New Testament Gospel Doctrine Lesson 22: Matthew 25

A short commentary tonight, which I’ll try to update later this week.

Matthew 25 is part and parcel of Matthew 24, with two parables further illustrating Jesus’ eschatological themes. (Remember that our biblical chapter and verse divisions are medieval and somewhat artificial, not part of the original text. See here. The oldest divisions in the text are marked in the KJV by the ❡ or paragraph marker.)

The two well-known parables are 1) The Ten Virigins (or Ten Bridesmaids) and 2) The Parable of the Talents

The Ten Bridesmaids

It’s hard to know exactly what’s going on here without some cultural background telling us what was normal, what the expectations were, and how they are thus being either violated.

“We know little about marriage ceremonies in Palestine during Jesus’s time. As with other Palestinian Jewish customs, most of what we say about such things is really a description of customs 200 years or so later. Perhaps those later customs reflect what happened in Jesus’s day. It is likely that there was considerable continuity between the first and the second centuries. But we cannot know what the customs were like, and the tremendous social upheaval resulting from the destruction of the temple in 70 AD could have interrupted the continuity of traditions.”- Faulconer, New Testament Made Harder 

This makes it difficult. Note, though, that the 5 who didn’t bring extra oil are indeed able to go purchase what they need (v.10) , then they show up at the groom’s house. They’re just not in the road waiting for him.

“Whom does [this] parable criticize and for what? Be careful that your answers are based on what the scriptures say rather than what you have always heard.” Faulconer, my emphasis.

Parable of the talents

Talent is simply the name of a (very large) sum of money, in modern terms equivalent to several thousand pounds. It is this parable which has given the word a metaphorical meaning in English, as it has been applied to the God-given gifts and abilities which we are responsible for using. This is probably a valid application of the story, but we should not imagine that the Greek word in itself conveys anything more than its literal monetary meaning.

Different amounts (though all very large) were given to each servant, according to his ability, and the return expected was in proportion to the sum entrusted. God recognizes that we are all different and expects of us only what is appropriate. It is significant that the two successful servants receive identical commendations from the master (21, 23), even though the scale of their original responsibility, and therefore of their achievement, is different. But to have a lesser ‘gift’ does not excuse us from appropriate effort. The fault of the third servant was that he did not recognize his master’s intention, and opted for safety instead of service. Hoping to avoid doing anything wrong, he finished up by not doing anything right.- New Bible Commentary

Following these two parables, Jesus talks about coming in glory and making a binary division between those who engaged in charitable behavior and those who did not.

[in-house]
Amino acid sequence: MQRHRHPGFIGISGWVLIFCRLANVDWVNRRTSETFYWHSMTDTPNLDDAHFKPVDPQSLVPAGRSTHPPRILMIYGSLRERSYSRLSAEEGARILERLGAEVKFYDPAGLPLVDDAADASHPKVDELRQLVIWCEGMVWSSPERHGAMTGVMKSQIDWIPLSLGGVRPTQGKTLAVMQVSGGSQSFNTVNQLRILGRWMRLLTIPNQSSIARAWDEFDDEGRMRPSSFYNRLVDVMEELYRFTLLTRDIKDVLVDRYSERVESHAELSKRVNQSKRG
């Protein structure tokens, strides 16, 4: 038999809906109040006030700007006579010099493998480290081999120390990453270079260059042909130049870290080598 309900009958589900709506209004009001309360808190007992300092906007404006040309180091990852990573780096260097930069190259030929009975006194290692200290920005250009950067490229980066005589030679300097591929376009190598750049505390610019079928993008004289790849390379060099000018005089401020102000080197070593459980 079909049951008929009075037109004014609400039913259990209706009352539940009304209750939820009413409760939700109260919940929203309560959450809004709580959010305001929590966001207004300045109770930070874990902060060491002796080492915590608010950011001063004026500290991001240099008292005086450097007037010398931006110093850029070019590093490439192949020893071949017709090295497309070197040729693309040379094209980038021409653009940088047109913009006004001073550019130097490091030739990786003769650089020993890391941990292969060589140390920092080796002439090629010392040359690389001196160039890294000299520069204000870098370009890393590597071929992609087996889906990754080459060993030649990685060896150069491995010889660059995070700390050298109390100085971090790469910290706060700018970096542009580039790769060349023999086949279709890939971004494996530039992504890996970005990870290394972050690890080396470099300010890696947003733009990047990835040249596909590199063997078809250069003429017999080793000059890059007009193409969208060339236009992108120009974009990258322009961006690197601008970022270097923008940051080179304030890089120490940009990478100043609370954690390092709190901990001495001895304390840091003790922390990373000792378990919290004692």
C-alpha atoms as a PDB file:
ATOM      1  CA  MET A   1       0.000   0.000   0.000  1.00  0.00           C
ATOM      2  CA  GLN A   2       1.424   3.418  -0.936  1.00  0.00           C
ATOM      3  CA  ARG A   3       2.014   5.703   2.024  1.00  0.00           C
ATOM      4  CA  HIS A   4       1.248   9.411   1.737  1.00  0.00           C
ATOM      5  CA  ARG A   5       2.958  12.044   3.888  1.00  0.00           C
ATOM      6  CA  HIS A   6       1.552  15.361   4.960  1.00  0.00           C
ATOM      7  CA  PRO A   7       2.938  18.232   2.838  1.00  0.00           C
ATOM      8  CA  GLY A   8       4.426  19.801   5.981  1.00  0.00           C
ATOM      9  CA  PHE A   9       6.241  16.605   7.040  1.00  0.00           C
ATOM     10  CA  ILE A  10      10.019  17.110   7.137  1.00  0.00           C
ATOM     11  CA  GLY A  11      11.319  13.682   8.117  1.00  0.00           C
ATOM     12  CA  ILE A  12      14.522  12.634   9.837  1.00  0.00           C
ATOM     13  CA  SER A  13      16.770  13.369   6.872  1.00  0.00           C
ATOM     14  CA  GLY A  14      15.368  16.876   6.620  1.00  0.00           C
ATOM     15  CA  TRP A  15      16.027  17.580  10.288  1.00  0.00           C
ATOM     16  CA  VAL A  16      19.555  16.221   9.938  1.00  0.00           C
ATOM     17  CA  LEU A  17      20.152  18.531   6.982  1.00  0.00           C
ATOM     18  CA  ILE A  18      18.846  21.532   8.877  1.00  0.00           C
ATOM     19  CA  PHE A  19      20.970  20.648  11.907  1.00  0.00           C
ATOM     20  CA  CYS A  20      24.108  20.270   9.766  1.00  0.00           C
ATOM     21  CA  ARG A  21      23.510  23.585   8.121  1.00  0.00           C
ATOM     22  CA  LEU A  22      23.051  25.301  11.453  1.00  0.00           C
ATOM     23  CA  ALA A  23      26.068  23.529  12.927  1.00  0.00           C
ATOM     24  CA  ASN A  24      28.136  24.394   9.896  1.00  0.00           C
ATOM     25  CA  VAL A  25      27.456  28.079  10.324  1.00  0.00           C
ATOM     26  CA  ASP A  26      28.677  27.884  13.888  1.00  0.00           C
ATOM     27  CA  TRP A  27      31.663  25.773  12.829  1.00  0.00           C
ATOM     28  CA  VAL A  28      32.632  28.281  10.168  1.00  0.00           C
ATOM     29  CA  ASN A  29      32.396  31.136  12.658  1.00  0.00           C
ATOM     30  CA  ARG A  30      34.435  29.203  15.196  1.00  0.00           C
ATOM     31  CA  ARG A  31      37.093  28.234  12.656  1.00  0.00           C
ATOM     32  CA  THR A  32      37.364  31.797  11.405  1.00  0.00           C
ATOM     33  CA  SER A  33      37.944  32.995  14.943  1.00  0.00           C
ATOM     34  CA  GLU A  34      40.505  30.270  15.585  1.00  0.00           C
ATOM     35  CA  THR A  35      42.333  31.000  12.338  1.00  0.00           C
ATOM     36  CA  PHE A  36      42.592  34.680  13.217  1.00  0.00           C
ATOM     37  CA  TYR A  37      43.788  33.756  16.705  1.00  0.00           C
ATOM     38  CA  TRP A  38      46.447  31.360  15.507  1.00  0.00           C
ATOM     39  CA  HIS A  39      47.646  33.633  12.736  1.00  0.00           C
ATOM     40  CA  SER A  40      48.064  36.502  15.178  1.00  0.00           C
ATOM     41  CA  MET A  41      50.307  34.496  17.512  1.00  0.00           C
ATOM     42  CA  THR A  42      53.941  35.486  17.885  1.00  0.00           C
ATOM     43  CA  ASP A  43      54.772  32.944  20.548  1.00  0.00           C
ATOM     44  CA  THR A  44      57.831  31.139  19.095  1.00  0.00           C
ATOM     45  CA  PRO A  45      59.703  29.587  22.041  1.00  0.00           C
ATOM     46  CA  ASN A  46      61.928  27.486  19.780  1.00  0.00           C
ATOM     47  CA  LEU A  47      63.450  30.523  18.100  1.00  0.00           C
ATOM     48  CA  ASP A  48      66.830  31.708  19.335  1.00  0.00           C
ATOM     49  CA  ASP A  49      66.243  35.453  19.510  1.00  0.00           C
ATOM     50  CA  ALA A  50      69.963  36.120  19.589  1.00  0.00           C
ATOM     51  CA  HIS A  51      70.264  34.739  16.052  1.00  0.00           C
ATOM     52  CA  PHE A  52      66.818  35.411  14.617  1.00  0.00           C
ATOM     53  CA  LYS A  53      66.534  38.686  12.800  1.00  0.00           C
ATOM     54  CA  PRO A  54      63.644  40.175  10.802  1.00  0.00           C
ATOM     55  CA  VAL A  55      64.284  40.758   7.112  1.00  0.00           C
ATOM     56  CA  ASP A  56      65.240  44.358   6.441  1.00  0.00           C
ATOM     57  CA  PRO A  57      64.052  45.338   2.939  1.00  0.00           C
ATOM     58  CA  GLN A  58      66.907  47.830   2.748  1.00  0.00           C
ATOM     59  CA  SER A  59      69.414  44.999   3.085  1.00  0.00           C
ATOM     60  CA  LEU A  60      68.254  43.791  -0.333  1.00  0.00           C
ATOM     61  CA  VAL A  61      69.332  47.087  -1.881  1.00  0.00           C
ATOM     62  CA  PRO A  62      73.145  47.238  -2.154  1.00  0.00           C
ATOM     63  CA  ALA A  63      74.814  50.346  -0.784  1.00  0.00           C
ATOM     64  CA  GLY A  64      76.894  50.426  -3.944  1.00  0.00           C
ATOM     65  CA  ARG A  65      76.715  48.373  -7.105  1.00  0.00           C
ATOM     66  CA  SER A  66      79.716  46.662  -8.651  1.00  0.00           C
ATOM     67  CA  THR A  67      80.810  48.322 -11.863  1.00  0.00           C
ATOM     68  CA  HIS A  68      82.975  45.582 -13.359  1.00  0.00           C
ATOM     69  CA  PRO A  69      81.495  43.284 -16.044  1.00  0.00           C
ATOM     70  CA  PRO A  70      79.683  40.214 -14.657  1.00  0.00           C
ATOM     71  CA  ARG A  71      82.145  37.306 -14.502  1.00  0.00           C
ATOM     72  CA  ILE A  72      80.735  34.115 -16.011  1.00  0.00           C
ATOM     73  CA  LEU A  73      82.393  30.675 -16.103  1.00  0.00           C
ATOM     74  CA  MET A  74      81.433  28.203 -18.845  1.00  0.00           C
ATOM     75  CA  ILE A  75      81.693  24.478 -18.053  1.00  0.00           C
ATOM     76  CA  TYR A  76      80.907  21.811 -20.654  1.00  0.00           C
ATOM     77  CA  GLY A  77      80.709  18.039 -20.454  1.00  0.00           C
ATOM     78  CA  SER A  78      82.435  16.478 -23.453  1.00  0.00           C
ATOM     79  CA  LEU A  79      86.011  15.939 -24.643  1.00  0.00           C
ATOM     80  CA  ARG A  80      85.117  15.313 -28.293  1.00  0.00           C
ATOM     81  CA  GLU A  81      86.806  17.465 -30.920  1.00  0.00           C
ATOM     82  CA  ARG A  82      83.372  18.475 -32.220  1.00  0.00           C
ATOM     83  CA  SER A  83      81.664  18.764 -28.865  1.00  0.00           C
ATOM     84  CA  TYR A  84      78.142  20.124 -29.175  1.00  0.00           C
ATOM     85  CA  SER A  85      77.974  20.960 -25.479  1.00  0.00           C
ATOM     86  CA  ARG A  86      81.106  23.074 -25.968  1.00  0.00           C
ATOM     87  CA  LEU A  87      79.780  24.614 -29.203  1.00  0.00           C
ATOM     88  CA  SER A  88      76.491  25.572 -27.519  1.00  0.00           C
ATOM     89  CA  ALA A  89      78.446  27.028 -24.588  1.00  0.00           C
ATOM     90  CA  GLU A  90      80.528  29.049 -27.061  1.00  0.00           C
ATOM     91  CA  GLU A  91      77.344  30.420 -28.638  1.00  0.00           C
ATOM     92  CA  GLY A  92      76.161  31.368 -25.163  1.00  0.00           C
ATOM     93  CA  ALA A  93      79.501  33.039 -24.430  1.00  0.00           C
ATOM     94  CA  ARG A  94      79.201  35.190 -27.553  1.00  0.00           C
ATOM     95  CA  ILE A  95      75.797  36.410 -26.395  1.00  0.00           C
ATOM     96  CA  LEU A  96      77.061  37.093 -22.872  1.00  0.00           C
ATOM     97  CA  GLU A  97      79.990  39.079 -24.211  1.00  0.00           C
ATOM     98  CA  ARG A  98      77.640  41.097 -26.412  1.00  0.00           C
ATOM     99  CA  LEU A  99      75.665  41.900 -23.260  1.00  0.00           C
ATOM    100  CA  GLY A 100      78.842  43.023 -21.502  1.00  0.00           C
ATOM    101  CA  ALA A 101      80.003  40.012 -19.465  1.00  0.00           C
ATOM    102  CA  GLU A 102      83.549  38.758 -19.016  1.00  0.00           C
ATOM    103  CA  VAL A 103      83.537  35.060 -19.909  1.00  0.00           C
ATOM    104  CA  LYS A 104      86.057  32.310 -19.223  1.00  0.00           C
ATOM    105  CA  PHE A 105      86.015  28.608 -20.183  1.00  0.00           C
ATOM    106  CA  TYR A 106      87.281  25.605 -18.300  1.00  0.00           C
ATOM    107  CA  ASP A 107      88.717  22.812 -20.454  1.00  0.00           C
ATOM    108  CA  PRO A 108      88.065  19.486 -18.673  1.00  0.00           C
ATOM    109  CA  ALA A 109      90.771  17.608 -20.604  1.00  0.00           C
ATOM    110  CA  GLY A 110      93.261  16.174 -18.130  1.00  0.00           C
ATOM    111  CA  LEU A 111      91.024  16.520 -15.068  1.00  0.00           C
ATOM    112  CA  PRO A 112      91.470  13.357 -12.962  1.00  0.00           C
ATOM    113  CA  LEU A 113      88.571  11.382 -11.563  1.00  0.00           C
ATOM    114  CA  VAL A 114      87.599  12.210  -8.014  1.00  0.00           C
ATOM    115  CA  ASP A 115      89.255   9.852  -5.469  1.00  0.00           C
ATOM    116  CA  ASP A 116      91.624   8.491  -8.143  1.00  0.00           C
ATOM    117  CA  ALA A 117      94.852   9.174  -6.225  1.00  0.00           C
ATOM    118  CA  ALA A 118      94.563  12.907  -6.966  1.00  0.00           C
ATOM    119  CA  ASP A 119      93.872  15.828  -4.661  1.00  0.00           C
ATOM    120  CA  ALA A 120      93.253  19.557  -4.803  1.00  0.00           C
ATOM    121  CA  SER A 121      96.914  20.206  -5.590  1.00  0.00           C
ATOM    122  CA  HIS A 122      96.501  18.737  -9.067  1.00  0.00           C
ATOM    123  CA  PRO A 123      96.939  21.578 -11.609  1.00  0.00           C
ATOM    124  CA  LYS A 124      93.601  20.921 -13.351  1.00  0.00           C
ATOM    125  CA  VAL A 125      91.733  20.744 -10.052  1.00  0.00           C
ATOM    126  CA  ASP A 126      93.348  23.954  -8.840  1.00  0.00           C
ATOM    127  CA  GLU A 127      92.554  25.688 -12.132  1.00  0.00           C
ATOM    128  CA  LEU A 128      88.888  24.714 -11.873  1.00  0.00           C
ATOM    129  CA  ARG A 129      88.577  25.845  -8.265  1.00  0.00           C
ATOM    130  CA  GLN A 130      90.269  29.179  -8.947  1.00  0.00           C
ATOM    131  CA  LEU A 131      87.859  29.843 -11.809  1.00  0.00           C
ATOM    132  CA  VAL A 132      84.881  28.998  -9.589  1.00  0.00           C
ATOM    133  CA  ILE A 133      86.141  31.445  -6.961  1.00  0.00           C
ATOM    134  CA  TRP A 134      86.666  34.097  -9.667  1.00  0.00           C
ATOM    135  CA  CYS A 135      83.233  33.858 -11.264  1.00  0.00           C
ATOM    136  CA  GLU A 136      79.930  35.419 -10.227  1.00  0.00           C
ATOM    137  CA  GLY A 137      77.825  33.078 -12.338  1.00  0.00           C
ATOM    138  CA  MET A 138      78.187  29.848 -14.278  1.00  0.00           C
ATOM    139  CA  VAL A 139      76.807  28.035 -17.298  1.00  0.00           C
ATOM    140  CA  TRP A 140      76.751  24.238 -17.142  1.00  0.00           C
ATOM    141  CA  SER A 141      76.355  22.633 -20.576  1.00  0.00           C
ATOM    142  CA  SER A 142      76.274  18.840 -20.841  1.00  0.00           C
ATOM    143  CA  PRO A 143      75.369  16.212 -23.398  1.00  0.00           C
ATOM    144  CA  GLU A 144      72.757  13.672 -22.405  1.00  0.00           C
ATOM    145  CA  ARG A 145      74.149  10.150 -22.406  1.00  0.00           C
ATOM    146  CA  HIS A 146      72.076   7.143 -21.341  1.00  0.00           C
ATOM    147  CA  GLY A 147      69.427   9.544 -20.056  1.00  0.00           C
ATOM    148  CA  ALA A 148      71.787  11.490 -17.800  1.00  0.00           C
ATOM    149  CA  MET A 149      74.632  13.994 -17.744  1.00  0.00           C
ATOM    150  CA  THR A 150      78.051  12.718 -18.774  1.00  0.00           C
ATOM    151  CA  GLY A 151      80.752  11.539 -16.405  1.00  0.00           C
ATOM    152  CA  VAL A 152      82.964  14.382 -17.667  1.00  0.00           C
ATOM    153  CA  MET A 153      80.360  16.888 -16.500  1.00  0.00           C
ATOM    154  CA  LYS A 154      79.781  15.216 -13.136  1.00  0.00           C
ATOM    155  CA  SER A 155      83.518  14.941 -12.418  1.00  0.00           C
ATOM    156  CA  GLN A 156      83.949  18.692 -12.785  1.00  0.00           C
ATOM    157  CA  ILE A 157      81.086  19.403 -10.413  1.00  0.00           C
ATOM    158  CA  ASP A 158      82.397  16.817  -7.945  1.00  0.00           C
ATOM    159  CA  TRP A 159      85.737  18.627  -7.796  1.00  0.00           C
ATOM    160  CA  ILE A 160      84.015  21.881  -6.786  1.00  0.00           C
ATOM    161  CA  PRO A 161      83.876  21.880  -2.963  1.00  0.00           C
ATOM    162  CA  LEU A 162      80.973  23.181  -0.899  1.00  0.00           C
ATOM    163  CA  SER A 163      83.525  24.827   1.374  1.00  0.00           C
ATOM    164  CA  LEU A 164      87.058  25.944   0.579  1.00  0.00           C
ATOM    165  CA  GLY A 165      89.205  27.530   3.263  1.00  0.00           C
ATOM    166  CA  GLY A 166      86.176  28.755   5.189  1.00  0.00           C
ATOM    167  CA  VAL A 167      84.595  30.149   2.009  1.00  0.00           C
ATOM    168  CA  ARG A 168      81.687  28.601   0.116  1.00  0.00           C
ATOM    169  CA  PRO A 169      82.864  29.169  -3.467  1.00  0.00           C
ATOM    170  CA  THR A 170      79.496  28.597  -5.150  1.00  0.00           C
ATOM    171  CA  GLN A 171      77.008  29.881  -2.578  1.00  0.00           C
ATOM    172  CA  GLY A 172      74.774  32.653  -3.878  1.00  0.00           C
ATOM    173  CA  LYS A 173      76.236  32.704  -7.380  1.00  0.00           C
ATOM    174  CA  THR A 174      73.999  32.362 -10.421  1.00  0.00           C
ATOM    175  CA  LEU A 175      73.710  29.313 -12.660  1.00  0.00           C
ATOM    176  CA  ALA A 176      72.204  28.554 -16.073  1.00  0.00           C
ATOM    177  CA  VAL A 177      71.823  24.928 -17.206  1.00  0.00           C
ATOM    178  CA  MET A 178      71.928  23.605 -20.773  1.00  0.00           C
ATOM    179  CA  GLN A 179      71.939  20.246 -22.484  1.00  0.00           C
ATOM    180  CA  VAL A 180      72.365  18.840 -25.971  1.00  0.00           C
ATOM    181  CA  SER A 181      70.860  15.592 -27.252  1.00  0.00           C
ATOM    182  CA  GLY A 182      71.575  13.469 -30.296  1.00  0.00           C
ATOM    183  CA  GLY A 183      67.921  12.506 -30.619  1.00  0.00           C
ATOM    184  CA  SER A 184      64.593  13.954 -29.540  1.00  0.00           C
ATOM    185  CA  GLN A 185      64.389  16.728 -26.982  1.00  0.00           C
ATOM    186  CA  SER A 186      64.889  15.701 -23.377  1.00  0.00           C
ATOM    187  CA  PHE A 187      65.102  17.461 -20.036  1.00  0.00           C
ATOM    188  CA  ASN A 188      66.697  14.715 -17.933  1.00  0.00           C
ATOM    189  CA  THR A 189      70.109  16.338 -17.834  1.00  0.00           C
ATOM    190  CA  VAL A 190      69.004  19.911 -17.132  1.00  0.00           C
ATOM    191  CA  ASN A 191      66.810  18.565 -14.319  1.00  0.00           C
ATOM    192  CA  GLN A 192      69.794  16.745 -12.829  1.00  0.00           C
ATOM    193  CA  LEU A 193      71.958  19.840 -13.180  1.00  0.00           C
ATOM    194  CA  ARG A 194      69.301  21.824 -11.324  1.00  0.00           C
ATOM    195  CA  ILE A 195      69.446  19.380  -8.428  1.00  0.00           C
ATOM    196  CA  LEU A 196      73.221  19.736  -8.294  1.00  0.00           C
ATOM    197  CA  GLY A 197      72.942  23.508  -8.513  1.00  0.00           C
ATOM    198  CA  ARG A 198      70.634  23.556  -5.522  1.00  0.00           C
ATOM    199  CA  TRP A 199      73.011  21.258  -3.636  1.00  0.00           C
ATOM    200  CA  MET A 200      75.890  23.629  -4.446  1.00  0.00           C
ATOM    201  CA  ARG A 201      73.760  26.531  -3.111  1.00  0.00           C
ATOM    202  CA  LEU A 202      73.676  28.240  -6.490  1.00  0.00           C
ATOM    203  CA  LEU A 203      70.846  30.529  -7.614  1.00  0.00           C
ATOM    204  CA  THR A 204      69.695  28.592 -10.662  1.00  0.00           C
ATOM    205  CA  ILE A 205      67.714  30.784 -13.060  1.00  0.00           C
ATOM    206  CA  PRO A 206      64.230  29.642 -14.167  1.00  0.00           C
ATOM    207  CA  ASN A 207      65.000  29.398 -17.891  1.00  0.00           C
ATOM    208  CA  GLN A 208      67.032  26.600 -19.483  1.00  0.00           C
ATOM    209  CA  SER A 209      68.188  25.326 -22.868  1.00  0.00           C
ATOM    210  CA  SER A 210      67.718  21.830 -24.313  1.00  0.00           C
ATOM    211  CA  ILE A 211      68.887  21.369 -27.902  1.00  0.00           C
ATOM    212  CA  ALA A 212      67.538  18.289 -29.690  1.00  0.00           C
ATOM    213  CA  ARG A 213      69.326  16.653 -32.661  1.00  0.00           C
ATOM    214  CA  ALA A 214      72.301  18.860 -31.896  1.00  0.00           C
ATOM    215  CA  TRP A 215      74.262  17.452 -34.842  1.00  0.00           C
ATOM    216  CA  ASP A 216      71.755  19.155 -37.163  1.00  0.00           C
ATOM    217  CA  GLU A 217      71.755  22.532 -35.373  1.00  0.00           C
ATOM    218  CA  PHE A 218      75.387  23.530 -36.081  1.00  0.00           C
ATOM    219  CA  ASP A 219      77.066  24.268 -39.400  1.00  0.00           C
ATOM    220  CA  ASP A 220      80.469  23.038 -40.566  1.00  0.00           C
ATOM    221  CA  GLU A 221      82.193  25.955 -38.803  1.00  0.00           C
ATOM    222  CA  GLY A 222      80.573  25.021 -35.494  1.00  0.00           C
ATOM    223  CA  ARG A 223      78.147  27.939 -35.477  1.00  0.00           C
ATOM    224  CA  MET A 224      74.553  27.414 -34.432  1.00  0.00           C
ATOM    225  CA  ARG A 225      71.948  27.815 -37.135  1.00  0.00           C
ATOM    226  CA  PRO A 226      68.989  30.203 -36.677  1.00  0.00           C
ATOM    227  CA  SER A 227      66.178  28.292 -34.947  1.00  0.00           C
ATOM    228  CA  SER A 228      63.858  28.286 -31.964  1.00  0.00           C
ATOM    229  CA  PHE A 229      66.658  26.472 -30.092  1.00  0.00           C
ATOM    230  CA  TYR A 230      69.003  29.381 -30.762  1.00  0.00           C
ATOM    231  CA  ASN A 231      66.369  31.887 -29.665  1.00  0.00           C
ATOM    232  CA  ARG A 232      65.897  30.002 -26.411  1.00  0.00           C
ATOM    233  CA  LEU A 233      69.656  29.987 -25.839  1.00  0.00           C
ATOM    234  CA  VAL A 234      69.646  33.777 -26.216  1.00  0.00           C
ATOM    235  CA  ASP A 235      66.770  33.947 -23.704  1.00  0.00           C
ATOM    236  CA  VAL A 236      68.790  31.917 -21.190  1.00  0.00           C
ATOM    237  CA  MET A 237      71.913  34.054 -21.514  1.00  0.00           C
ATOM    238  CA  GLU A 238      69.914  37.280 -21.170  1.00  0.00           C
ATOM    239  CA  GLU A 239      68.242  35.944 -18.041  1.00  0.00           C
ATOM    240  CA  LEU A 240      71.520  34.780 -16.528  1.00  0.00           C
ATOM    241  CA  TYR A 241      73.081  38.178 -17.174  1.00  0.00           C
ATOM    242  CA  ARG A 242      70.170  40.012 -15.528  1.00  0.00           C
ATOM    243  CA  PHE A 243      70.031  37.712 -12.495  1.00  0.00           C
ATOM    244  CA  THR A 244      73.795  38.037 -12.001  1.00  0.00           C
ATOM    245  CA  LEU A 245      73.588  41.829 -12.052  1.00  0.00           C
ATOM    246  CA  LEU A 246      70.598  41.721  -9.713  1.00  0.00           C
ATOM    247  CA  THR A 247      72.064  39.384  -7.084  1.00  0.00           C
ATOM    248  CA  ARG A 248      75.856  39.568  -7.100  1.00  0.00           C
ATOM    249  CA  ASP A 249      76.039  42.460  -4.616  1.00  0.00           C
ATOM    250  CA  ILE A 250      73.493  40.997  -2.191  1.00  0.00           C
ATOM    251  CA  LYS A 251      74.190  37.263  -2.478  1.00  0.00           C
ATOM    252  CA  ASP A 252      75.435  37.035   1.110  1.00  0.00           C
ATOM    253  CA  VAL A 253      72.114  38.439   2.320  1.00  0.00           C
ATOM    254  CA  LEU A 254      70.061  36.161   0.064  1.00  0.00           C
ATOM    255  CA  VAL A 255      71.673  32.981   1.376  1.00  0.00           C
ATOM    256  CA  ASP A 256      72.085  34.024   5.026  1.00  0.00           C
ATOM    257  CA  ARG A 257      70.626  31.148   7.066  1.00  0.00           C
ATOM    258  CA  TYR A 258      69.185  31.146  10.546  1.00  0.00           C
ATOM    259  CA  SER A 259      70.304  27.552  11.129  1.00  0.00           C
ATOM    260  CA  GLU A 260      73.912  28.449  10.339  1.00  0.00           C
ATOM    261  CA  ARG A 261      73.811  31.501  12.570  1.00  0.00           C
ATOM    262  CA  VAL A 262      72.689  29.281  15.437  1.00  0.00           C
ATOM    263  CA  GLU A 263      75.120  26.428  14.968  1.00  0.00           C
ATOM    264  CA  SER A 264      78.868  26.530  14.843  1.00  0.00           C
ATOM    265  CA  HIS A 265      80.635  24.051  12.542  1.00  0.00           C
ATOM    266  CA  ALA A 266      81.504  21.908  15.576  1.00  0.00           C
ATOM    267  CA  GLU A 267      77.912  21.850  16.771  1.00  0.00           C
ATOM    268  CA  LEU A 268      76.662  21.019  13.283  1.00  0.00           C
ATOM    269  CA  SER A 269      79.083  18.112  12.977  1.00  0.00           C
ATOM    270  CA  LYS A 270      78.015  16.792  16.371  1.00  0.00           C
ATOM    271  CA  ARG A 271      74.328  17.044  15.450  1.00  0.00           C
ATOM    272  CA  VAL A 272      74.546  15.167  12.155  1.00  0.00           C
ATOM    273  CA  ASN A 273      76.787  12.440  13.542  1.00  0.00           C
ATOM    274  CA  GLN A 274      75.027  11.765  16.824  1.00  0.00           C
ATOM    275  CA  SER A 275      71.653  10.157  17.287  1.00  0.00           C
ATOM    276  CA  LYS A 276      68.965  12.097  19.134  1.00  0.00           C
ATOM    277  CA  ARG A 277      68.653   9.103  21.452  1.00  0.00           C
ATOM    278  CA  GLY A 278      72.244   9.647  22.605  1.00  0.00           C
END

I was hungry and you gave me food, I was thirsty and you gave me something to drink, I was a stranger and you welcomed me, 36 I was naked and you gave me clothing, I was sick and you took care of me, I was in prison and you visited me.’…Then the righteous will answer him, ‘Lord, when was it that we saw you hungry and gave you food, or thirsty and gave you something to drink?

Here, at least, there is nothing about accepting Jesus or being baptized, although other passages obviously do say such things. How we square those is a different question. I’m inclined to think of this the way C.S. Lewis did, in The Last Battle. An honorable prince named Emeth (Heb. for “truth” btw) a Calormene is raised to serve the god Tash, and discomfitted to discover he spent his life serving the “wrong” god. (On picking the wrong religion, see here for humor and here for deep thought, both Mormon related)

For always since I was a boy I have served Tash and my great desire was to know more of him, if it might be, to look upon his face. But the name of Aslan was hateful to me….. [In a death experience, he encounters Aslan, who] was more terrible than the Flaming Mountain of Lagour, and in beauty he surpassed all that is in the world even as the rose in bloom surpasses the dust of the desert.
Then I fell at his feet and thought, Surely this is the hour of death, for the Lion (who is worthy of all honour) will know that I have served Tash all my days and not him. Nevertheless, it is better to see the Lion and die than to be Tisroc of the world and live and not to have seen him. But the Glorious One bent down his golden head and touched my forehead with his tongue and said, Son, thou art welcome.

But I said, Alas, Lord, I am no son of thine but the servant of Tash. He answered, Child, all the service thou hast done to Tash, I account as service done to me…. I take to me the services which thou hast done to [Tash]. For I and he are of such different kinds that no service which is vile can be done to me, and none which is not vile can be done to him. Therefore if any man swear by Tash and keep his oath for the oath’s sake, it is by me that he has truly sworn, though he know it not, and it is I who reward him. And if any man do a cruelty in my name, then, though he says the name Aslan, it is Tash whom he serves and by Tash his deed is accepted. Dost thou understand, Child? I said, Lord, thou knowest how much I understand. But I said also (for the truth constrained me), Yet I have been seeking Tash all my days. Beloved, said the Glorious One, unless thy desire had been for me thou wouldst not have sought so long and so truly. For all find what they truly seek.

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